So clearly the value of Norvir as booster therapy was not being properly recognized. With these considerations in mind, we carefully re-evaluated the important role of low-dose Norvir as a booster therapy and re-priced low-dose Norvir from $1.71 per day to $8.57 per day. I should emphasize that even after the repricing, Norvir remains the lowest priced drug in its class at its most common dose and remains the lowest cost component of a typical HIV regimen. Other drugs in the class still cost up to 300 percent more than Norvir on a daily basis.
Next, I'd like to discuss why this re-pricing action was warranted. Today the Abbott pipeline is filled with promising new products that have the potential to diagnose, treat and cure many important and prevalent diseases -- not only HIV, but cancer, diabetes, coronary artery disease, Alzheimer's Disease and rheumatoid arthritis, to name a few. As you know, new medicines cost hundreds of millions of dollars to develop. So it's critical that we capture the value of today's drugs to allow development of these new therapies in our pipeline as quickly as possible.
Turning research into new medicines for the benefit of patients is precisely what we are about at Abbott. And creating a climate that supports and encourages this process is exactly what Bayh-Dole is intended to do.
Many press releases and news reports have focused on the percentage of the Norvir re-pricing and unfortunately, what has been lost in that discussion has been the actions Abbott has taken for the benefit of Norvir patients.
So, next and most importantly, I want to talk with you about what we did to ensure continued access and affordability for patients taking Norvir. Abbott is absolutely committed to ensuring that:
  • First, not a single patient goes without Norvir because of the re-pricing.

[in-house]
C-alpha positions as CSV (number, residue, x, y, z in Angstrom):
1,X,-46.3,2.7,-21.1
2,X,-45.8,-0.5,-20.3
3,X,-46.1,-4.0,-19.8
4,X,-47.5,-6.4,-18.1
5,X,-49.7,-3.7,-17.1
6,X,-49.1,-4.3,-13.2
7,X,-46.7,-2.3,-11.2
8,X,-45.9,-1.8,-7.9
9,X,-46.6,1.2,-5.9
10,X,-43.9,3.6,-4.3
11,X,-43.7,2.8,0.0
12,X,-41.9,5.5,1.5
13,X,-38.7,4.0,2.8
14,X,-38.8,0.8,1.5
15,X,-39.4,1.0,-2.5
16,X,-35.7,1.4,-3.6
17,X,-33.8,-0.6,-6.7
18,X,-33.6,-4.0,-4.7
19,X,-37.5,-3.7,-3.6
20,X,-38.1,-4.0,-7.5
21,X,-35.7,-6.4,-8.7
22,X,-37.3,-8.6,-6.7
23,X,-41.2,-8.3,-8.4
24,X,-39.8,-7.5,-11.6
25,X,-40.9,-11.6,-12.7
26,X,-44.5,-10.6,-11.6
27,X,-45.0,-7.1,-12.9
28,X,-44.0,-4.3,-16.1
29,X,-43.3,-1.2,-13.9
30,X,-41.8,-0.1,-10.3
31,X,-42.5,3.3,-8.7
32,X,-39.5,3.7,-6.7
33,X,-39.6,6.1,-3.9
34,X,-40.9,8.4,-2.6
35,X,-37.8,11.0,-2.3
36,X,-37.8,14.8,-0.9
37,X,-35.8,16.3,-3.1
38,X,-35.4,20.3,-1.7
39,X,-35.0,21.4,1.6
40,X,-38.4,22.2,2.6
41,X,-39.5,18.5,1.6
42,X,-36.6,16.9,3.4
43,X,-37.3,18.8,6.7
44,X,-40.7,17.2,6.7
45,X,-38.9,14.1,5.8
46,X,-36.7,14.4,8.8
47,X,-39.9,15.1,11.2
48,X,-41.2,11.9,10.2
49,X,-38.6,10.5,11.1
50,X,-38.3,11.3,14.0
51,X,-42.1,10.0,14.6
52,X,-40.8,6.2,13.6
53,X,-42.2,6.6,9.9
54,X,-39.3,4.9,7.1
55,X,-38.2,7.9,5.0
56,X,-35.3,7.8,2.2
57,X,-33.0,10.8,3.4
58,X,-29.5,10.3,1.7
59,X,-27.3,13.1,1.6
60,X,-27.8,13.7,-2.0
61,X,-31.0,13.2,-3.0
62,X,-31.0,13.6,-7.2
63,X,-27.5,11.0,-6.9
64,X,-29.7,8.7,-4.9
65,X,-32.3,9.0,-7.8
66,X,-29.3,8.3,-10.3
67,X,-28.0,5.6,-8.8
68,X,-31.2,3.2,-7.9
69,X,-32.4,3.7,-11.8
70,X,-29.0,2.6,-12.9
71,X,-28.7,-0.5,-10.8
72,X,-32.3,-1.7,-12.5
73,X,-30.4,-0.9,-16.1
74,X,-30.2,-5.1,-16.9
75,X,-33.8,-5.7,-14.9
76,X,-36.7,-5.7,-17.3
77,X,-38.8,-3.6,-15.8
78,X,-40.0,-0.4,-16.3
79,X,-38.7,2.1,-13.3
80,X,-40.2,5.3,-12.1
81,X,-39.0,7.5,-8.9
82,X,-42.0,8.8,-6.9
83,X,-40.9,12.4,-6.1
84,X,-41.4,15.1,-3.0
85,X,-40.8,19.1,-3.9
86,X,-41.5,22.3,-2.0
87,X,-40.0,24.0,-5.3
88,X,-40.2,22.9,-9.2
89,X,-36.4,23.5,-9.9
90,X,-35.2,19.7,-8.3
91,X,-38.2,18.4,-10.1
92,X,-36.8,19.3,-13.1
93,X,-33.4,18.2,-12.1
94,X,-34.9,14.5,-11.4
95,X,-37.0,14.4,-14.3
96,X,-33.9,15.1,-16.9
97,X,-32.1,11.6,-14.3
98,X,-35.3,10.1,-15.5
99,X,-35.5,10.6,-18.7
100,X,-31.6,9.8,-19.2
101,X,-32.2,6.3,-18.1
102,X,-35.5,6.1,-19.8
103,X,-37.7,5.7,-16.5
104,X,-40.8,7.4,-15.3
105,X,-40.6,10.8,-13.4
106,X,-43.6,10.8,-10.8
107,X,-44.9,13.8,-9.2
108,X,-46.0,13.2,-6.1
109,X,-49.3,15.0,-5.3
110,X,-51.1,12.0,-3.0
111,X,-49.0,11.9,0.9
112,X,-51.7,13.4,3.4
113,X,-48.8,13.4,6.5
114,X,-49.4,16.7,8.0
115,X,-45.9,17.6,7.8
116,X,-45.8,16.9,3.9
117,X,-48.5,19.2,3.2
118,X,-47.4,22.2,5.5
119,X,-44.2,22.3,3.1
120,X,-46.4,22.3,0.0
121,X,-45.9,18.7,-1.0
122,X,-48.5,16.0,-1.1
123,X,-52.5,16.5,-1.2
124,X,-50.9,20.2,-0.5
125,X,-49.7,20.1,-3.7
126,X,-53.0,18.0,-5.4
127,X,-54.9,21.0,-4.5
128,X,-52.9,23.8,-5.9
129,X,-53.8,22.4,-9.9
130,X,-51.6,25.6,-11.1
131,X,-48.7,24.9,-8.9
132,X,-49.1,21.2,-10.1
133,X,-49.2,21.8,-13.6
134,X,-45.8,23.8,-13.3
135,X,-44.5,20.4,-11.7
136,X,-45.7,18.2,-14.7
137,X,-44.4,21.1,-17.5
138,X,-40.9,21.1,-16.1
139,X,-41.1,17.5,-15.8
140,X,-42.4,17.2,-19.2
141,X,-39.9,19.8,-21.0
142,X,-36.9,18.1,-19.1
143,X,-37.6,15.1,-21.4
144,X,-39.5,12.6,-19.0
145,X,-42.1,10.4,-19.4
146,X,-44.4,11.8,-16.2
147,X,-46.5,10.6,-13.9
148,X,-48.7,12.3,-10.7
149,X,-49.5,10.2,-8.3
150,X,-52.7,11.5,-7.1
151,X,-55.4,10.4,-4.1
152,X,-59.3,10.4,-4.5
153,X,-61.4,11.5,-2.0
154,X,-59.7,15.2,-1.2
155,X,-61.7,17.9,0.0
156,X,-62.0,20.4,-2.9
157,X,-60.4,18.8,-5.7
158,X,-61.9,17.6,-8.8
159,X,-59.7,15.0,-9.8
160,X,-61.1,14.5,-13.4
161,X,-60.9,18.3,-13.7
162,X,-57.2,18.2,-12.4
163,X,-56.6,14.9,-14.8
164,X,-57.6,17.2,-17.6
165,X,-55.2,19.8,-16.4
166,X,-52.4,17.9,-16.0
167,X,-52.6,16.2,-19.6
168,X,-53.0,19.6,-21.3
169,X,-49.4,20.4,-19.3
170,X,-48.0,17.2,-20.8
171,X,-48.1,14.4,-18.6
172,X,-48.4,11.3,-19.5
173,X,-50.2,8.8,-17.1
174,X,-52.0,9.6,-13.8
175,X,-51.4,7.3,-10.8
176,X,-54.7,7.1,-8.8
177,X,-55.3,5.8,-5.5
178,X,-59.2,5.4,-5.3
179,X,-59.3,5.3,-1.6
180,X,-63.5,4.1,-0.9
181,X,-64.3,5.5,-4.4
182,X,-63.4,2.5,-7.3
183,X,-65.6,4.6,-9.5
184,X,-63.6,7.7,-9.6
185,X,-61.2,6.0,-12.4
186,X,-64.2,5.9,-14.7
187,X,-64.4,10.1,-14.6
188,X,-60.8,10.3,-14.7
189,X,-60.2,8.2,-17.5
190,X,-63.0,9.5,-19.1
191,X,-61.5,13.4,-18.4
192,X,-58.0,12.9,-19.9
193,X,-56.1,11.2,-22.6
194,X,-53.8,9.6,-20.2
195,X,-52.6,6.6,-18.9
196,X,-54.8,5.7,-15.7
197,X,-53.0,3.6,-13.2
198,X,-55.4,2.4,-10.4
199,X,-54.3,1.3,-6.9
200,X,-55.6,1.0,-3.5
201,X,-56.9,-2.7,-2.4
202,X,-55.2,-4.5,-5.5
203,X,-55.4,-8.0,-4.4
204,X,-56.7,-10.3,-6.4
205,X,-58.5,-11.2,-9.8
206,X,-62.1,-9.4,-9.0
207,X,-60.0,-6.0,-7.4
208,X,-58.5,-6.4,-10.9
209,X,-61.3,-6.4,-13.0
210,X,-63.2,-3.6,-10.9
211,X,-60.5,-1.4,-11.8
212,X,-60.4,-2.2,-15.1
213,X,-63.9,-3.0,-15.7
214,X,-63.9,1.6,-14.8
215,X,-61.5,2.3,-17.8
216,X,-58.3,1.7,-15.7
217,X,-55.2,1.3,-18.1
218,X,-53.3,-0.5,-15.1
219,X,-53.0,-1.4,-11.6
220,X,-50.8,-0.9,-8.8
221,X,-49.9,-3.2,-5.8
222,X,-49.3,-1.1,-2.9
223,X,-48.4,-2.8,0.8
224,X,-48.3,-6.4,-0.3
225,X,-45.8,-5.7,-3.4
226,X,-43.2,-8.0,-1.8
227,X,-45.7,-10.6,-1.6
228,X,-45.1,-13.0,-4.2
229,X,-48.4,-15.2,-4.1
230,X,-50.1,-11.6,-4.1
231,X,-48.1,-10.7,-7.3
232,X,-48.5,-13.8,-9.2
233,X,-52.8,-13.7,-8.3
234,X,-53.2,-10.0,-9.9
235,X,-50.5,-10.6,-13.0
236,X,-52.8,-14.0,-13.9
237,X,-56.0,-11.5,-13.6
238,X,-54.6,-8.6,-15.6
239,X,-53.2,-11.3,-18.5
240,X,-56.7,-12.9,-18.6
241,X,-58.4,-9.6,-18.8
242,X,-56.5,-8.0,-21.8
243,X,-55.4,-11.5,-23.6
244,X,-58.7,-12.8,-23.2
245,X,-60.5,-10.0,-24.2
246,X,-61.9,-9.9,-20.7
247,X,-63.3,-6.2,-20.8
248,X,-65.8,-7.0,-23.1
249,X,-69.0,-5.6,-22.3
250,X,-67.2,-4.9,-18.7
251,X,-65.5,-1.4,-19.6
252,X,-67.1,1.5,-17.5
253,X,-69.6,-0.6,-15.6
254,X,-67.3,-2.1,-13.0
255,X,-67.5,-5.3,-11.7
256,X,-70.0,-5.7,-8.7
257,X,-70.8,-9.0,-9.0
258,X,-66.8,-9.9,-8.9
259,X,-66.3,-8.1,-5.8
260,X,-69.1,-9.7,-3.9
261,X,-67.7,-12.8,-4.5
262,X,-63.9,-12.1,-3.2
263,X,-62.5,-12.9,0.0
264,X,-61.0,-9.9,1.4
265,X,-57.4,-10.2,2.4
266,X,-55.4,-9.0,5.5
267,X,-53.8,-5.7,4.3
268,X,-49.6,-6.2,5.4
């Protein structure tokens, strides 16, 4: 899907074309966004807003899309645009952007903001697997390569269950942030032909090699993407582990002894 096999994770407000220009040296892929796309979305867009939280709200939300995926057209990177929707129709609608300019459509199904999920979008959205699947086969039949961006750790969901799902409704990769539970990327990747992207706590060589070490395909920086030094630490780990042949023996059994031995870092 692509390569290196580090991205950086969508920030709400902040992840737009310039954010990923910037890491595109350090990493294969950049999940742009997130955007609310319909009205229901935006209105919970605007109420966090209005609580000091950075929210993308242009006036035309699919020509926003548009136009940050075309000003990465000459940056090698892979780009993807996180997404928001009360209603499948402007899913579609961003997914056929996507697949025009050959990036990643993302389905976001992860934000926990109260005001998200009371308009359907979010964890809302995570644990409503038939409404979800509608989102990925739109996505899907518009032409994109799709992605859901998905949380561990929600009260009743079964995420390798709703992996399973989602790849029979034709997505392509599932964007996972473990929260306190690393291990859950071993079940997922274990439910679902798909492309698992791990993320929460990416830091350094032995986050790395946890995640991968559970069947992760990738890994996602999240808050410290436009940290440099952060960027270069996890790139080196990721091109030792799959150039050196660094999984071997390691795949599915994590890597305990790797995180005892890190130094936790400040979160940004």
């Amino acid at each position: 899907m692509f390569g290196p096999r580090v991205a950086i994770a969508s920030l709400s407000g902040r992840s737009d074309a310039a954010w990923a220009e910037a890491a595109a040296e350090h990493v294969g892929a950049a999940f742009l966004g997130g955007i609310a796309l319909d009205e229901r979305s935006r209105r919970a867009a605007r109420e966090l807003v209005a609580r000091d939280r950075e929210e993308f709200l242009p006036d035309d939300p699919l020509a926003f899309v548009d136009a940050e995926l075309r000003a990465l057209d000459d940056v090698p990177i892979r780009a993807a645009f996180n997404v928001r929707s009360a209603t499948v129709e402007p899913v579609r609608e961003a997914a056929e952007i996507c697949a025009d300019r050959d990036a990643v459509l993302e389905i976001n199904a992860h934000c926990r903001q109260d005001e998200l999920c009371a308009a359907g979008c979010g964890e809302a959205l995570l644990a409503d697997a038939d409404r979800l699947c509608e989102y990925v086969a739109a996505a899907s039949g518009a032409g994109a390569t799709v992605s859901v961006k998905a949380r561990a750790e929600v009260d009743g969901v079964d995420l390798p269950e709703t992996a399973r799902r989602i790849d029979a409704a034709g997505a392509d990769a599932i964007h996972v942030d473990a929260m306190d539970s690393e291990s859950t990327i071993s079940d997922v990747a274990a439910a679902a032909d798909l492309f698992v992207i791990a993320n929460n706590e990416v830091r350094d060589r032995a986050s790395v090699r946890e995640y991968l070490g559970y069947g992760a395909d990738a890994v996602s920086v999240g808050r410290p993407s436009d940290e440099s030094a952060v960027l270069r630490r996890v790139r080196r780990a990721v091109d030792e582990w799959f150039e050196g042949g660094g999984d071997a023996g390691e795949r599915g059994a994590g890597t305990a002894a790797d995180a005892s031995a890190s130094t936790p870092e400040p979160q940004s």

• Patients will not pay more. We have eliminated income requirements for our patient assistance program such that if there are patients who are having difficulty getting Norvir, or paying for it, we are ensuring that they get Norvir for free. Our patient assistance program number is 1-800-222-6885. In fact, Mary McAndrews, head of our Patient Assistance Program, is here with us today to address any concerns that patients may have.

  • And finally, Medicaid and ADAPs do not pay more due to the Norvir re-pricing.

In order to explain these programs, I need to give you a bit of background on how HIV medicines are paid for in the U.S.
  • Approximately 54 percent of all HIV patients in the U.S. have their medicines paid for by two government programs: ADAP or Medicaid. Abbott has taken unprecedented steps to ensure that these programs and patients are not adversely impacted by the re-pricing of Norvir. In fact, we have permanently frozen the price of Norvir, at its former price, for ADAPs. We are the only company to permanently freeze the price of an HIV drug for this government program. In most instances, state Medicaid programs will end up paying less today than they did before the re-pricing.


Further, we have contacted state Medicaid programs to address their questions and explain the steps we have taken to ensure that they will not pay more than they were before the re-pricing.
  • For the approximately 4 percent of patients who do not have insurance and therefore need to pay cash for Norvir, we eliminated all income requirements or means testing for our Norvir Patient Assistance Program so that regardless of their income, these patients can receive free Norvir. We've already processed hundreds of applications this year. So, the fact is that today more patients have access to free Norvir than before the price increase.